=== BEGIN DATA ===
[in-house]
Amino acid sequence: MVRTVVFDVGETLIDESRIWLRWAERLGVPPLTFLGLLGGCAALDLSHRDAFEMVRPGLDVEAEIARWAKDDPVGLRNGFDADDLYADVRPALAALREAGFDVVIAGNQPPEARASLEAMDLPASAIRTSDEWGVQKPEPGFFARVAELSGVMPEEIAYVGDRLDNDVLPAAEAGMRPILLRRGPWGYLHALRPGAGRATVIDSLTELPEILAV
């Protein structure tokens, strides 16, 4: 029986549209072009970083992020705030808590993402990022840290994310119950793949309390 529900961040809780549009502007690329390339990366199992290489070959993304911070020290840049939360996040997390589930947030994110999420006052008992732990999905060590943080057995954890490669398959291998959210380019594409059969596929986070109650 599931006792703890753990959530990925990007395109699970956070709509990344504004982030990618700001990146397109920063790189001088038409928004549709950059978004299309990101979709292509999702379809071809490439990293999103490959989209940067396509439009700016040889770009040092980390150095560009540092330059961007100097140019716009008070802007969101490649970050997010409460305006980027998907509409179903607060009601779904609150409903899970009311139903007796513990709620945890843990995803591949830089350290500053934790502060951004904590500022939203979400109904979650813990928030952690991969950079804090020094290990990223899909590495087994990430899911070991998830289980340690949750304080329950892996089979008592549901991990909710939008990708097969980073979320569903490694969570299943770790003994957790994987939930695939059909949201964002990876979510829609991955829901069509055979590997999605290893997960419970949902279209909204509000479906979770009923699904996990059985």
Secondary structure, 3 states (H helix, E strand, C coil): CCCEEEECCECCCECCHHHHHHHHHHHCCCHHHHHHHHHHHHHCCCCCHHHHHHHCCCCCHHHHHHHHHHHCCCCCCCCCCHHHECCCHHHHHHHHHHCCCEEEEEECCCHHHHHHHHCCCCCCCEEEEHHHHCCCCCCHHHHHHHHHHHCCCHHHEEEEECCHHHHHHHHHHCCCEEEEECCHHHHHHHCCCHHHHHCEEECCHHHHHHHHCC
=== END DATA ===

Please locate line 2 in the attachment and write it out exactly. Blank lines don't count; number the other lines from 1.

Amino acid sequence: MVRTVVFDVGETLIDESRIWLRWAERLGVPPLTFLGLLGGCAALDLSHRDAFEMVRPGLDVEAEIARWAKDDPVGLRNGFDADDLYADVRPALAALREAGFDVVIAGNQPPEARASLEAMDLPASAIRTSDEWGVQKPEPGFFARVAELSGVMPEEIAYVGDRLDNDVLPAAEAGMRPILLRRGPWGYLHALRPGAGRATVIDSLTELPEILAV